# Homework 7 Solutions | CS 61A Spring 2024

## Homework 7 Solutions

## Solution Files

You can find the solutions in hw07.scm.

The 61A Scheme interpreter is included in each Scheme assignment. To start it, type `python3 scheme`

in a terminal. To load a Scheme file called `f.scm`

, type `python3 scheme -i f.scm`

. To exit the Scheme interpreter, type `(exit)`

.

### Scheme Editor

All Scheme assignments include a web-based editor that makes it easy to run ok tests and visualize environments. Type `python3 editor`

in a terminal, and the editor will open in a browser window (at `http://127.0.0.1:31415/`

). To stop running the editor and return to the command line, type `Ctrl-C`

in the terminal where you started the editor.

The `Run`

button loads the current assignment's `.scm`

file and opens a Scheme interpreter, allowing you to try evaluating different Scheme expressions.

The `Test`

button runs all ok tests for the assignment. Click `View Case`

for a failed test, then click `Debug`

to step through its evaluation.

### Recommended VS Code Extensions

If you choose to use VS Code as your text editor (instead of the web-based editor), install the vscode-scheme extension so that parentheses are highlighted.

Before:

After:

In addition, the 61a-bot (installation instructions) VS Code extension is available for Scheme homeworks. The bot is also integrated into `ok`

.

## Required Questions

## Getting Started Videos

These videos may provide some helpful direction for tackling the coding problems on this assignment.

To see these videos, you should be logged into your berkeley.edu email.

### Q1: Pow

Implement a procedure `pow`

that raises a `base`

to the power of a nonnegative integer `exp`

. The number of recursive `pow`

calls should grow logarithmically with respect to `exp`

, rather than linearly. For example, `(pow 2 32)`

should result in 5 recursive `pow`

calls rather than 32 recursive `pow`

calls.

Hint:

- x2y = (xy)2
- x2y+1 = x(xy)2
For example, 216 = (28)2 and 217 = 2 * (28)2.

You may use the built-in predicates

`even?`

and`odd?`

. Also, the`square`

procedure is defined for you.Scheme doesn't have

`while`

or`for`

statements, so use recursion to solve this problem.

`(define (square n) (* n n))`

(define (pow base exp)

(cond ((= exp 0) 1)

((even? exp) (square (pow base (/ exp 2))))

(else (* base (pow base (- exp 1))))))

Use Ok to test your code:

`python3 ok -q pow`

We avoid unnecessary `pow`

calls by squaring the result of `base^(exp/2)`

when `exp`

is even.

The `else`

clause, which is for odd values of `exp`

, multiplies the result of `base^(exp-1)`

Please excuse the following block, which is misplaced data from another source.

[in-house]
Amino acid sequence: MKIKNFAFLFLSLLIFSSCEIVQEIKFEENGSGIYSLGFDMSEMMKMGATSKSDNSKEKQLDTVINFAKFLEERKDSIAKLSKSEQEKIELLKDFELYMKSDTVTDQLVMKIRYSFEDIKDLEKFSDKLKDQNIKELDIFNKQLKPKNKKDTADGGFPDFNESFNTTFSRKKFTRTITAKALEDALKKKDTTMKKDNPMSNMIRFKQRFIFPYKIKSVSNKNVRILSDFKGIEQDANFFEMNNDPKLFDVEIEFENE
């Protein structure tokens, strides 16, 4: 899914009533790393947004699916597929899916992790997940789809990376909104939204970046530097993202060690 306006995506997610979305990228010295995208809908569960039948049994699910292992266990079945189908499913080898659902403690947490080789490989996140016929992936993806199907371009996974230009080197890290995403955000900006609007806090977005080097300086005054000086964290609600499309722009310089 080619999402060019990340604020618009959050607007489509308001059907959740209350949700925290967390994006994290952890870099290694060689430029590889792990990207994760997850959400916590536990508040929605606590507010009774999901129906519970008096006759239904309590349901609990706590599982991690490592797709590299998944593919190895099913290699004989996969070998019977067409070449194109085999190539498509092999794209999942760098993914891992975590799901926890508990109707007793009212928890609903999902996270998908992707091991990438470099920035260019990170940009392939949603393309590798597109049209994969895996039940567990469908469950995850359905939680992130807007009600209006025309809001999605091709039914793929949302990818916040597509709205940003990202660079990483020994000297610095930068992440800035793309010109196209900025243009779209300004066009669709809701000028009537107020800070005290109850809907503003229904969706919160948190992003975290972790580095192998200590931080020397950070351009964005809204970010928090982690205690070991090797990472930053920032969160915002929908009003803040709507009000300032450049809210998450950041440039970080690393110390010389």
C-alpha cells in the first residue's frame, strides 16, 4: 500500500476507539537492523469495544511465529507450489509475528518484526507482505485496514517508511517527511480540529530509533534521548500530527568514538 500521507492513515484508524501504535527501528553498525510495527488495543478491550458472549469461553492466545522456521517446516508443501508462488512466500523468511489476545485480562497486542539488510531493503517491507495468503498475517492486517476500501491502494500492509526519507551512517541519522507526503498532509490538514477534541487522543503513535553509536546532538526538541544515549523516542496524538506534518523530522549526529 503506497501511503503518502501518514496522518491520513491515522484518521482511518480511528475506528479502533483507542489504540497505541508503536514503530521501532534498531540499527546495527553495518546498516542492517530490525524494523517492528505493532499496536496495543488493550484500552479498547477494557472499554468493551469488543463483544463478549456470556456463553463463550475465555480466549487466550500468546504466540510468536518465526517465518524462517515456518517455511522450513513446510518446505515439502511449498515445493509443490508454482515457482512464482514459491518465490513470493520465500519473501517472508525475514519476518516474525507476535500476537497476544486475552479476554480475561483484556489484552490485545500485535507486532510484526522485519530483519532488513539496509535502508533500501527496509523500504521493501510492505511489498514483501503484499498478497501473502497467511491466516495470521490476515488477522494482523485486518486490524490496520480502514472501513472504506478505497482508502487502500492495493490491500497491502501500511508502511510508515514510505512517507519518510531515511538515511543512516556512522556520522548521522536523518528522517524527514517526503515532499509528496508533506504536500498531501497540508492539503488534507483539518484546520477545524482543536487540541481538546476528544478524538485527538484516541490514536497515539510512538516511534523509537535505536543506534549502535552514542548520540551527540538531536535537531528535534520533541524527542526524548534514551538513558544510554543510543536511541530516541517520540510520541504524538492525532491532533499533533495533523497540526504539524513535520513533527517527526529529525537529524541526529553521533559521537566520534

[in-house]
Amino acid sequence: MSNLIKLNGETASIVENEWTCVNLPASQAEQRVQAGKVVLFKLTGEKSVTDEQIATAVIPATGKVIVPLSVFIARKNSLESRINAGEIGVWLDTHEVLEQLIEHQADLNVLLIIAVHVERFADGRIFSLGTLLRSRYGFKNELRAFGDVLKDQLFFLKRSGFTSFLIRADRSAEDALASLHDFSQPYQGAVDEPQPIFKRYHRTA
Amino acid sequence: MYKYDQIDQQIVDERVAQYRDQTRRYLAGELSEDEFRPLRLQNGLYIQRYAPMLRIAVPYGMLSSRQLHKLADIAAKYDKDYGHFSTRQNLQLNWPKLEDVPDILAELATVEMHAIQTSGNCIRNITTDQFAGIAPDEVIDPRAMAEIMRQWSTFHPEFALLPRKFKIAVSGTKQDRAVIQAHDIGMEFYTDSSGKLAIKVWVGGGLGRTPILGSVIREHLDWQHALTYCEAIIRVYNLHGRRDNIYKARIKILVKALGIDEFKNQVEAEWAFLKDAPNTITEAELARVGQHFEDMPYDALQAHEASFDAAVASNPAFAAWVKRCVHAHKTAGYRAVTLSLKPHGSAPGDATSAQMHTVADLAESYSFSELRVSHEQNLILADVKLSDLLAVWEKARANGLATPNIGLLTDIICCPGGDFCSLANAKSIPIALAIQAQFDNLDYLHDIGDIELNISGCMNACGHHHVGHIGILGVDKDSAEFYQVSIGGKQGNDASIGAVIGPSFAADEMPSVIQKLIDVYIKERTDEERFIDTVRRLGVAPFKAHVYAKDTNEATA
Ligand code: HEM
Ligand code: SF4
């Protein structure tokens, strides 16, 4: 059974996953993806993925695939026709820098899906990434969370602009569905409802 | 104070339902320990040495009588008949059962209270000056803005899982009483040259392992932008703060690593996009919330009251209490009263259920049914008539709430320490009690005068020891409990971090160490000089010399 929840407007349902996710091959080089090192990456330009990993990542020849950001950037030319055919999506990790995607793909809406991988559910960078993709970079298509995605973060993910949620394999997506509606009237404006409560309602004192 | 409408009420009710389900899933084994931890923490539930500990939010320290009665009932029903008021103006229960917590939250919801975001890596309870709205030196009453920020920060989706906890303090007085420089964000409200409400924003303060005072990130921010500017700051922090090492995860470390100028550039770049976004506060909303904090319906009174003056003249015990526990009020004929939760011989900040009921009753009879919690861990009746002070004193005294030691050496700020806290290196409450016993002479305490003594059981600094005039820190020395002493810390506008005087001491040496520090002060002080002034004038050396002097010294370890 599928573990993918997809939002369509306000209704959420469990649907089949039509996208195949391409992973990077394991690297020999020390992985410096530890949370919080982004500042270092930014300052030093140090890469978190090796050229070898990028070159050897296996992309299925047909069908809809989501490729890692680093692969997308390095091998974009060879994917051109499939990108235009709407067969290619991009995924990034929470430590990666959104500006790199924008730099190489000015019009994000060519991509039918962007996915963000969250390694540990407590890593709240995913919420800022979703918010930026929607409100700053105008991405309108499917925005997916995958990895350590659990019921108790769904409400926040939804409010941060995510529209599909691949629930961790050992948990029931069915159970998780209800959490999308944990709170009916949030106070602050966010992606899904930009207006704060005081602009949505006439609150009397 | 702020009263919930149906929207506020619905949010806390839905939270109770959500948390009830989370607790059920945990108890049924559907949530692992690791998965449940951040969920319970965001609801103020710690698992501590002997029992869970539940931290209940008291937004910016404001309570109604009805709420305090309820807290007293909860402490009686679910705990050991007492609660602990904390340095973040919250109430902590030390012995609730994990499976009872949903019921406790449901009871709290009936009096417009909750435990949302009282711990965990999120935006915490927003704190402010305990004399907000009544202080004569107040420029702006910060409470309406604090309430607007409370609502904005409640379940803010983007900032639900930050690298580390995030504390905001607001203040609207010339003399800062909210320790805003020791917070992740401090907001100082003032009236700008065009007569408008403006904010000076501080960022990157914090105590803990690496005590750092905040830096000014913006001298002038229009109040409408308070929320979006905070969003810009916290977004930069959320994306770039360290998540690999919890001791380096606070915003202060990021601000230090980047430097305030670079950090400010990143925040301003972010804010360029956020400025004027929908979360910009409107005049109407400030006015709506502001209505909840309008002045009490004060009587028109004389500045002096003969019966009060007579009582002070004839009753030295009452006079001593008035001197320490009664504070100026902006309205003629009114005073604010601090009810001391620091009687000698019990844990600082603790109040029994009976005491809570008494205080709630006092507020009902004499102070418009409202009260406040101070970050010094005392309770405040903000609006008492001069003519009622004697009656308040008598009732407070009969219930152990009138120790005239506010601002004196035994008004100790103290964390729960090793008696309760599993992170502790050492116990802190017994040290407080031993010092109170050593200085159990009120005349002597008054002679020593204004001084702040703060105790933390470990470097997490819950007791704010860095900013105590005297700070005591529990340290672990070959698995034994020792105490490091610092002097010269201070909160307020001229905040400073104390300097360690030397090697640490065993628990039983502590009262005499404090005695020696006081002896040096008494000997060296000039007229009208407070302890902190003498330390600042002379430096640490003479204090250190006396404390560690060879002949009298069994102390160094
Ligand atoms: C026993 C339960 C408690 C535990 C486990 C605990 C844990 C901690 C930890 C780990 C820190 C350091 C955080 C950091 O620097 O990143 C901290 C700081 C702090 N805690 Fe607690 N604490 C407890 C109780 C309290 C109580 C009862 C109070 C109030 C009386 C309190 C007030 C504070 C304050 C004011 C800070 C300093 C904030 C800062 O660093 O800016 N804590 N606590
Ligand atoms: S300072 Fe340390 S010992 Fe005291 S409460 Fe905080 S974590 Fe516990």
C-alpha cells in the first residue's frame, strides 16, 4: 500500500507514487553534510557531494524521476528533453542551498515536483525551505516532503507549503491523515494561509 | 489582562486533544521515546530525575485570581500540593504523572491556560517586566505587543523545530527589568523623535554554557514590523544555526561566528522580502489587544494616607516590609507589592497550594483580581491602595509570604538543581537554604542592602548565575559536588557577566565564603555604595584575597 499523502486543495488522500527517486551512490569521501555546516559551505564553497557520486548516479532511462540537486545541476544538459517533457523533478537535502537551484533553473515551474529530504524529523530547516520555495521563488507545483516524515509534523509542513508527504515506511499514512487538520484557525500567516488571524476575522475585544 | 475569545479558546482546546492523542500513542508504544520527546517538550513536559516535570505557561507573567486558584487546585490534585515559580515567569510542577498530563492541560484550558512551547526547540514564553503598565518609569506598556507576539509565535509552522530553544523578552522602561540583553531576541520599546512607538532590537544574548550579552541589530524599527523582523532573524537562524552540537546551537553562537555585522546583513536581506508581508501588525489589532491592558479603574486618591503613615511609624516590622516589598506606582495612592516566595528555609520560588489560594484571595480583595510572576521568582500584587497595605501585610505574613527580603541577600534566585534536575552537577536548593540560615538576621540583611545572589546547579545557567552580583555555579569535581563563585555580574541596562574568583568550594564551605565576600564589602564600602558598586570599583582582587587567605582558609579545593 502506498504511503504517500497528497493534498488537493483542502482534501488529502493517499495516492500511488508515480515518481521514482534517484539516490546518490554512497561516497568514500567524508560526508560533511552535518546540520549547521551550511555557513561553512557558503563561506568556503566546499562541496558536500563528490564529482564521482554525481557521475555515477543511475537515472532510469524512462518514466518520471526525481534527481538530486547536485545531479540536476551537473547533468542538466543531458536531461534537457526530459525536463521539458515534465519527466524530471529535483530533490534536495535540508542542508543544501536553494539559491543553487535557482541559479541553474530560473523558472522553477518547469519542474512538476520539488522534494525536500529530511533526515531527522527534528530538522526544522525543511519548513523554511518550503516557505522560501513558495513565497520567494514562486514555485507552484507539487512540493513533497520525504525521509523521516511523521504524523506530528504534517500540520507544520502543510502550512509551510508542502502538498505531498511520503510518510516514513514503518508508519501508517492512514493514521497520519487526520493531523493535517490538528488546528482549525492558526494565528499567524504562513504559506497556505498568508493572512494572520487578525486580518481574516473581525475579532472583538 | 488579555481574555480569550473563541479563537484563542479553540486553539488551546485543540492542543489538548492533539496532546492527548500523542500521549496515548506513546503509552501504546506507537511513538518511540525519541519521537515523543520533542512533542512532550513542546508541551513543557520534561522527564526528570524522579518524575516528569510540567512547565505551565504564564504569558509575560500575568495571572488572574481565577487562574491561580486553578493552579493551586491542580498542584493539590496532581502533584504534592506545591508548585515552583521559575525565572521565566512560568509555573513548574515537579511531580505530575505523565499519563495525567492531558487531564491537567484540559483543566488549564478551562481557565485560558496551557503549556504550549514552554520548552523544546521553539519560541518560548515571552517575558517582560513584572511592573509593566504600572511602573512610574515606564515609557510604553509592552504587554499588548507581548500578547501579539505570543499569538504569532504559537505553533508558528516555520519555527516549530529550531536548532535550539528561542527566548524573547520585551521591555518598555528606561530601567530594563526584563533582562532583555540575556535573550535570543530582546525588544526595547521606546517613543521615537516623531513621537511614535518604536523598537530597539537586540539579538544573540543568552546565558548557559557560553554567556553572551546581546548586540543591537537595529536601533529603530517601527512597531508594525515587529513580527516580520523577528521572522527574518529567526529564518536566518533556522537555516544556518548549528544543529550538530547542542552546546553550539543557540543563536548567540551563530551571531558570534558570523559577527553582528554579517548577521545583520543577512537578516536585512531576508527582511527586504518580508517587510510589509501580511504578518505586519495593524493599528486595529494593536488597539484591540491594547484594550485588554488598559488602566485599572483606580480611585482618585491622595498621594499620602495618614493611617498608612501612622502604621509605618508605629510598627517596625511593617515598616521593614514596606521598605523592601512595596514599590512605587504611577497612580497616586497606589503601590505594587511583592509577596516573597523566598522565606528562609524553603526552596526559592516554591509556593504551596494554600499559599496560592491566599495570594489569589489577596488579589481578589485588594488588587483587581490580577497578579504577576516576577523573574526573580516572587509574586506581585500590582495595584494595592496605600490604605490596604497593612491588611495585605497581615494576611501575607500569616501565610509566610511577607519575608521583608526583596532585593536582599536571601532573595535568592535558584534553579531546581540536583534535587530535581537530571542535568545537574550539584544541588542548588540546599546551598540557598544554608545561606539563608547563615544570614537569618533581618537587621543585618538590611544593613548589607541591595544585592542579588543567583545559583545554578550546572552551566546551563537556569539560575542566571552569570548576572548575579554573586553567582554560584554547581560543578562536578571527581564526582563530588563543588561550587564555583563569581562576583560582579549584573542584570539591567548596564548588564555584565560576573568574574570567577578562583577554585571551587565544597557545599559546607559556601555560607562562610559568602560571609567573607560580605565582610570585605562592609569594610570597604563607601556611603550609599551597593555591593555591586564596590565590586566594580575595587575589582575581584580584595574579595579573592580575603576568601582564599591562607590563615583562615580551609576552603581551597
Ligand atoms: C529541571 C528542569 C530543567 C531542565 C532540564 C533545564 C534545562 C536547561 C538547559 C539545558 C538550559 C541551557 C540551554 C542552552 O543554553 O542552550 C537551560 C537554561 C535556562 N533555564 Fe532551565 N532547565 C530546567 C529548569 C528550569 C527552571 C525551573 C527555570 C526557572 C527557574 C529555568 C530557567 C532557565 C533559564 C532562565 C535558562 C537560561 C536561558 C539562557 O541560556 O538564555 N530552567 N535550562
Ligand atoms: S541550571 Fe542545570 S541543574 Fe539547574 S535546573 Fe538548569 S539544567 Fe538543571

by `base`

.

When `exp`

is even, computing `base^exp`

requires one more call than computing `base^(exp/2)`

. When `exp`

is odd, computing `base^exp`

requires two more calls than computing `base^((exp-1)/2)`

.

So we have a logarithmic runtime for `pow`

with respect to `exp`

.

### Q2: Repeatedly Cube

Implement `repeatedly-cube`

, which receives a number `x`

and cubes it `n`

times.

Here are some examples of how `repeatedly-cube`

should behave:

`scm> (repeatedly-cube 100 1) ; 1 cubed 100 times is still 1`

1

scm> (repeatedly-cube 2 2) ; (2^3)^3

512

scm> (repeatedly-cube 3 2) ; ((2^3)^3)^3

134217728

For information on

`let`

, see the Scheme spec.

`(define (repeatedly-cube n x)`

(if (zero? n)

x

(let

((y (repeatedly-cube (- n 1) x))) (* y y y))))

Use Ok to test your code:

`python3 ok -q repeatedly-cube`

We know our solution must be recursive because Scheme handles recursion much better than it handles iteration.

The provided code returns `x`

when `n`

is zero. This is the correct base case for `repeatedly-cube`

; we just need to write the recursive case.

In the recursive case, the provided code returns `(* y y y)`

, which is the cube of `y`

. We use recursion to set `y`

to the result of cubing `x`

`n - 1`

times. Then the cube of `y`

is the result of cubing `x`

`n`

times, as desired.

### Q3: Cadr

**Note:** *Scheme lists are covered in the lecture videos for Wednesday, April 3.*

Define the procedure `cadr`

, which returns the second element of a list. Also define `caddr`

, which returns the third element of a list.

`(define (cddr s)`

(cdr (cdr s)))

(define (cadr s)

(car (cdr s)))

(define (caddr s)

(car (cddr s)))

The second element of a list `s`

is the first element of the rest of `s`

. So we define `(cadr s)`

as the `car`

of the `cdr`

of s.

The provided `cddr`

procedure takes a list `s`

and returns a list that starts at the third element of `s`

. So we define `(caddr s)`

as the `car`

of the `cddr`

of `s`

.

Use Ok to test your code:

`python3 ok -q cadr-caddr`